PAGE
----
I’ve been dabbling in programming whenever I feel inspired with an idea and I feel like tinkering at my computer. I did a fair bit of PHP development over a dozen years ago, and I’ve had to relearn and –worse– unlearn a lot to get with the times. Anyway, it’s fun and challenging, but slow going. My ideas outpace my ability to execute them so I now find myself with a few unfinished projects lying around on my computer. Different projects have different environment requirements (e.g. web server, database setup) and I find it’s starting to get messy and confusing.
Taking a cue from the fine geeks I work with, I’ve started to look into virtualization so that I can simply set up the kind of “server” I need locally on my computer and isolate the configurations I need for my project to just that virtualized environment. This has several benefits:
- I can goof around with settings on the virtual environment without mucking up my own computer;
- I can set up as many environments as I have projects, with no settings from any one of them interfering with the others;
- I run Mac OS X for my every day computing needs and my preferred development tools, but can use the same flavour of Linux to actually run my application as the one running in the target environment, whether it Amazon’s AWS or a Raspberry Pi.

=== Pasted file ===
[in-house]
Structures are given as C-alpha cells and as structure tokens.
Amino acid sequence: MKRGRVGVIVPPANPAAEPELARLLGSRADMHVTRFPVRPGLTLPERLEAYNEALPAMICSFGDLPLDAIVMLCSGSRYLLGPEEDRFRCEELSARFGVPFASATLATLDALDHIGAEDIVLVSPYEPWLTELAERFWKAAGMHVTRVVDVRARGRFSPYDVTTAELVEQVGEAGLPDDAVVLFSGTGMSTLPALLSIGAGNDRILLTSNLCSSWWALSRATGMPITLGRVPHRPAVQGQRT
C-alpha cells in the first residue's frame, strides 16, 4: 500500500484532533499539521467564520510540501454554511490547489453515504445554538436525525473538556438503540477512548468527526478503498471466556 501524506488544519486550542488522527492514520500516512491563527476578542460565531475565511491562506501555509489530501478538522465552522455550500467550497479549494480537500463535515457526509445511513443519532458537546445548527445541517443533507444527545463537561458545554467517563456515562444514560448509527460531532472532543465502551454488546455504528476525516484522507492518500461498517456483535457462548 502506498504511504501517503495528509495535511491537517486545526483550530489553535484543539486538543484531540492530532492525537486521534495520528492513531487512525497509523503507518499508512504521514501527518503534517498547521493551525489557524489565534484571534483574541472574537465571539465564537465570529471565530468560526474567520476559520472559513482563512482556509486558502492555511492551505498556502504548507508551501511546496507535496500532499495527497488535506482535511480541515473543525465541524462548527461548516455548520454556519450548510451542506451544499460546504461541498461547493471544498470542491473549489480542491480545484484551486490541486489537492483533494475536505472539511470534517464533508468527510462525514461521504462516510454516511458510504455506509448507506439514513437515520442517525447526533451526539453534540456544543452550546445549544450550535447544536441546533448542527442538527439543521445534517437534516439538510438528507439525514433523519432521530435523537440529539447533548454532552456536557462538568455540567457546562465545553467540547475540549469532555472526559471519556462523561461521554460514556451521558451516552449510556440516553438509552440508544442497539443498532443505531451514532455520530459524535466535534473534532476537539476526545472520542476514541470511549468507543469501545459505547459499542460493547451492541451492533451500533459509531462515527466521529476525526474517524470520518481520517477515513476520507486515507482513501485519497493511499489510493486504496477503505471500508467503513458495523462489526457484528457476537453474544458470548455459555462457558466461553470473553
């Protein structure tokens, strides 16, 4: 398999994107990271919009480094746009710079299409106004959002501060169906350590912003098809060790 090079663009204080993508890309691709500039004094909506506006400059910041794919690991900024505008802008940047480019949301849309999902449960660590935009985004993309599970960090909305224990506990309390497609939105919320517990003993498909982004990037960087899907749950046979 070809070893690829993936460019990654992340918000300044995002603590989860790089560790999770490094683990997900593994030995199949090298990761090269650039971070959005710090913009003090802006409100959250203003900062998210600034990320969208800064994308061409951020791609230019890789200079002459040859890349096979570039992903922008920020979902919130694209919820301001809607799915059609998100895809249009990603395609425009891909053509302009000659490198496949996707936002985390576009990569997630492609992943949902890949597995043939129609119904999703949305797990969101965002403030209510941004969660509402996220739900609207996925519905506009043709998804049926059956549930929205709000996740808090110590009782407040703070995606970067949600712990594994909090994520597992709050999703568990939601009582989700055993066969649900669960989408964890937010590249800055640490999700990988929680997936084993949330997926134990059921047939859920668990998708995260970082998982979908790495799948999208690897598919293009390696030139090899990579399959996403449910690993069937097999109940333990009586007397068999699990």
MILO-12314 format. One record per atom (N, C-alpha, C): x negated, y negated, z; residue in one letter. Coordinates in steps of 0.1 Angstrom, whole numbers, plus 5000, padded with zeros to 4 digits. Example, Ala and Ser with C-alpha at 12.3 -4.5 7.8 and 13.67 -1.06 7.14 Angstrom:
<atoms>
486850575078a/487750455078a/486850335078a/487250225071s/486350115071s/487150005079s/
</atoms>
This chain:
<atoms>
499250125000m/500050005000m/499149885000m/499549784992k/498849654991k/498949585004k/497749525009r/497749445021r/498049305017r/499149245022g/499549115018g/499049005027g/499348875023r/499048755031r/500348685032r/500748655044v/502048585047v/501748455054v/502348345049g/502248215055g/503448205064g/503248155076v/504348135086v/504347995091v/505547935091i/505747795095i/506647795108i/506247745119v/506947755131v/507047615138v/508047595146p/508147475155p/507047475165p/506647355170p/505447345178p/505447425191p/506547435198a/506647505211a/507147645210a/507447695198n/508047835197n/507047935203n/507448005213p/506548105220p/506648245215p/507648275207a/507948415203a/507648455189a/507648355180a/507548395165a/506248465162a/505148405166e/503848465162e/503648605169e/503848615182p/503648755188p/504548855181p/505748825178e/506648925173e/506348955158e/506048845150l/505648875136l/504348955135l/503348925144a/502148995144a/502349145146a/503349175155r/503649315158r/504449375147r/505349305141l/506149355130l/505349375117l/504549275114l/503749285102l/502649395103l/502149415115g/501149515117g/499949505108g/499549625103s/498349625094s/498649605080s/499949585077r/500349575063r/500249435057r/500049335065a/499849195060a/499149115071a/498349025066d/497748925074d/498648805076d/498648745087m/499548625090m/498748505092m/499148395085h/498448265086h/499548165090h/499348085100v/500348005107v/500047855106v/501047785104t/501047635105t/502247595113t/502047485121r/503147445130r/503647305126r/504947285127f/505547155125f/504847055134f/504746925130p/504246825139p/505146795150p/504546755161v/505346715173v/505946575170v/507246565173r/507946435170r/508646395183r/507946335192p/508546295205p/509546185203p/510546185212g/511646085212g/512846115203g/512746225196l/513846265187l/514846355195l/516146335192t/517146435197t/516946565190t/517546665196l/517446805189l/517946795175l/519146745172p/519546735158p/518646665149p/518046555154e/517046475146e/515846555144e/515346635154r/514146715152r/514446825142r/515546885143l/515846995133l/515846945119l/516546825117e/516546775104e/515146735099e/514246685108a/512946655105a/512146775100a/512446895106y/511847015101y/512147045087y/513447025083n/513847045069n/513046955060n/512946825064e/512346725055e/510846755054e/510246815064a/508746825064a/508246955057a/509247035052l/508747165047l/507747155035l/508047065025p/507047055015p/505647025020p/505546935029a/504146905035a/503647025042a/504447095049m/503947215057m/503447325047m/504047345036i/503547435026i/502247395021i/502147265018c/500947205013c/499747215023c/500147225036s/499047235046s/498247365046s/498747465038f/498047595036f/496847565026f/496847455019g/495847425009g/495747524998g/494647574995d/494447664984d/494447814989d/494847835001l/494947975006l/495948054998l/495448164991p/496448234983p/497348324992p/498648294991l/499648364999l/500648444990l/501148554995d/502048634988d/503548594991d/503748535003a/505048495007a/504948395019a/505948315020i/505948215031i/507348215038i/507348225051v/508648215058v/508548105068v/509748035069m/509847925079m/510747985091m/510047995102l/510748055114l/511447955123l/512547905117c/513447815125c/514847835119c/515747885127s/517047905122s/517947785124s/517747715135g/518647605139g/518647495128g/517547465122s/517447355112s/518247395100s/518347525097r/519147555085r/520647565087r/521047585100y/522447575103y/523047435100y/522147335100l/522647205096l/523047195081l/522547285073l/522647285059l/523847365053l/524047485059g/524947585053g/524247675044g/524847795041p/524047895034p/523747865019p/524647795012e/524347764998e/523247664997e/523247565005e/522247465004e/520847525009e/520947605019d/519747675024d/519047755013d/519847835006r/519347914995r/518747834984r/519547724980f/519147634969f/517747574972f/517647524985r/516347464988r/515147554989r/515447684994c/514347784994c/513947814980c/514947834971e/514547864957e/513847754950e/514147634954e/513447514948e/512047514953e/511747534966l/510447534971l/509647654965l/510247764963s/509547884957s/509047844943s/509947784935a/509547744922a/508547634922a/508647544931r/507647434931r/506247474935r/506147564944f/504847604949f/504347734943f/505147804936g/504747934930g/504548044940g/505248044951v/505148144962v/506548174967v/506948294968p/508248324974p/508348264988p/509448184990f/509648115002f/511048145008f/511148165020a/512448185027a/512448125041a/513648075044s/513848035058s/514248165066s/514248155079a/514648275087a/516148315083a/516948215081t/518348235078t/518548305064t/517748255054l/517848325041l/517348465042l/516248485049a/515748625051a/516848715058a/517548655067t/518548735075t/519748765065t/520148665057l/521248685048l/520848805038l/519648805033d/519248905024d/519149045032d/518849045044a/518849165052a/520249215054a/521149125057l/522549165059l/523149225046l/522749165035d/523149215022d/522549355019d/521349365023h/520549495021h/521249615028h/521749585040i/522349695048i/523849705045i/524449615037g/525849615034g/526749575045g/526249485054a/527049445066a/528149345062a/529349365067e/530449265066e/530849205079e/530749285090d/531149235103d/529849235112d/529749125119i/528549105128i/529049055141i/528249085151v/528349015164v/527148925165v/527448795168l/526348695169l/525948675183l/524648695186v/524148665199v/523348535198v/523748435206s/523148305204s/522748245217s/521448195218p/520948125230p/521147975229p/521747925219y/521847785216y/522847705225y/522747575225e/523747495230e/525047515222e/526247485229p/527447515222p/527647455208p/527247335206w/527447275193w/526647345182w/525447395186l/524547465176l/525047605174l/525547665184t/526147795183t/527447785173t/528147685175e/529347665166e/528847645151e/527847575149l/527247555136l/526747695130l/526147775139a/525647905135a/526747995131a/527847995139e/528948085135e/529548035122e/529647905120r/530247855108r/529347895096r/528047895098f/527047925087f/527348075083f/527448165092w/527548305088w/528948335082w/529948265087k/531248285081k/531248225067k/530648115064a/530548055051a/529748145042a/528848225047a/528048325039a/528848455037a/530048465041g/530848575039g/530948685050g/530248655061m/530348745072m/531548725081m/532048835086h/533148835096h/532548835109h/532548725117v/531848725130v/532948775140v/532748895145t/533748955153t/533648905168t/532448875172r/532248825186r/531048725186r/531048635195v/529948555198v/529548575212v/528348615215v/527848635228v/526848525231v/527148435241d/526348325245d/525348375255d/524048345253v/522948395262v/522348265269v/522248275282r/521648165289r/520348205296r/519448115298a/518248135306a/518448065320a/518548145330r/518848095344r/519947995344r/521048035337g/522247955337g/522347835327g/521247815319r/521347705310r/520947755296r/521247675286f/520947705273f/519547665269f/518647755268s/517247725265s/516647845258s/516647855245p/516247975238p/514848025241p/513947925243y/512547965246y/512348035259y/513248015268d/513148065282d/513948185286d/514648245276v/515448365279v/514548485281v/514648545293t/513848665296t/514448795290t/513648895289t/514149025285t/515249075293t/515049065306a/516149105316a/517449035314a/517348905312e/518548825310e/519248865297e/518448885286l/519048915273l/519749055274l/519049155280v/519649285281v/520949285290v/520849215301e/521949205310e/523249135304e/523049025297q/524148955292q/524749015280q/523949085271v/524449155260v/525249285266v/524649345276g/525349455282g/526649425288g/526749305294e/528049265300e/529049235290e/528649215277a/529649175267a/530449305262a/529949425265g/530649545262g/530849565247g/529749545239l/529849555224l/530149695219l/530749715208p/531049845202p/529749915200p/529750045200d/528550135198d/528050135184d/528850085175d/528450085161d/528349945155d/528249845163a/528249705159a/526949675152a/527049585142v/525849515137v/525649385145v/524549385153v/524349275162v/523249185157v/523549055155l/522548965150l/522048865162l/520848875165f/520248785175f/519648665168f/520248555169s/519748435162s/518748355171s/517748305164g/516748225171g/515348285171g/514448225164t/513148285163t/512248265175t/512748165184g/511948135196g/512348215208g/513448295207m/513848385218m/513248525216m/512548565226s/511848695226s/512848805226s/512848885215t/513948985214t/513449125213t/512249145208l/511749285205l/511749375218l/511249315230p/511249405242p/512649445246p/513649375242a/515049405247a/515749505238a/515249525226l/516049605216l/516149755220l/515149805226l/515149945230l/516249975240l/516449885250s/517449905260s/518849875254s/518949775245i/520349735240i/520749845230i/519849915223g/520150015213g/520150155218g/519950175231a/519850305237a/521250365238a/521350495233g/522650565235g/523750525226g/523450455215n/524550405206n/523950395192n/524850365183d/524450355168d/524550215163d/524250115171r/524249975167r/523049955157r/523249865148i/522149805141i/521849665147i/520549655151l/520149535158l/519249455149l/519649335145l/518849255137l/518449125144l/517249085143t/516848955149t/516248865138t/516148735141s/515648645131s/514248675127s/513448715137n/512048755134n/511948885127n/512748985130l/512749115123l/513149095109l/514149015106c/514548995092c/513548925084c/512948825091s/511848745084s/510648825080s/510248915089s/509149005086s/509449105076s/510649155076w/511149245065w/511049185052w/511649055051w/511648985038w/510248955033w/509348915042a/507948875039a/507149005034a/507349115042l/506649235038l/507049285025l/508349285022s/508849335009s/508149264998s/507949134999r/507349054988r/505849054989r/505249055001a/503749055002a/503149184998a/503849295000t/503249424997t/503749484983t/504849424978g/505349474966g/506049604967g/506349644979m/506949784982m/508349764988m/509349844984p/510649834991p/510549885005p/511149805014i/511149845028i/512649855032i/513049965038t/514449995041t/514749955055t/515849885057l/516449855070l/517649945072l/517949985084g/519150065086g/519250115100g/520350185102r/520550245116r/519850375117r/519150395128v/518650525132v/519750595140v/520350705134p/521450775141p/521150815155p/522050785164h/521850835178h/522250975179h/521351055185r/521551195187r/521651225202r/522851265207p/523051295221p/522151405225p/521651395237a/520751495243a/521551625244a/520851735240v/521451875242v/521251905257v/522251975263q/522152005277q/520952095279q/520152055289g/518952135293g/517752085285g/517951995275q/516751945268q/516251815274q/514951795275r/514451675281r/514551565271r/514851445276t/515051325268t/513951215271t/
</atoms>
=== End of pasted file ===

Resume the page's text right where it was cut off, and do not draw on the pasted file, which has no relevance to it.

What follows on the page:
As I started googling the various options and approaches, I realized there is a lot of interesting stuff going on in this space. It’s a bit overwhelming actually, so I’m really writing this post to summarize the approach I think I’m going to take, now that I understand it. Let’s look at the components involved to start.
The Host Environment
That’s my computer. Actually, it’s probably going to consist of my desktop iMac and of my old MacBook Pro for days when I want to work offsite. Having more than one computer to work on is another good reason to virtualize the dev environment: it makes it portable and easy to set up on a different machine while working exactly the same way. I’m going work it so that my project files reside in a folder on my computer that is within my DropBox folder, always synced and backed up to the cloud. This folder will be shared by the guest environment.
The Guest Environment
This is the virtual server environment that will actually be executing the application I’ll be building. It will have access to the project directory in my host environment, and will run the files from there, so I only have one place to manage the files, without having to worry about deploying them whenever I need to see the effects of my code changes.
The Virtualization Package
This is the software that lets you run a virtual computer on your computer. I settled on the free VirtualBox virtualization package, though I seriously considered commercial packages like VMware and Parallels for their slick GUIs and performance. The deciding factor was that Vagrant, which I’ll tell you about shortly, includes a free VirtualBox provider, whereas I would have had to pay ~$80 for a VMware one, not to mention the cost of VMware itself. That’s more money than I should be spending on dabbling.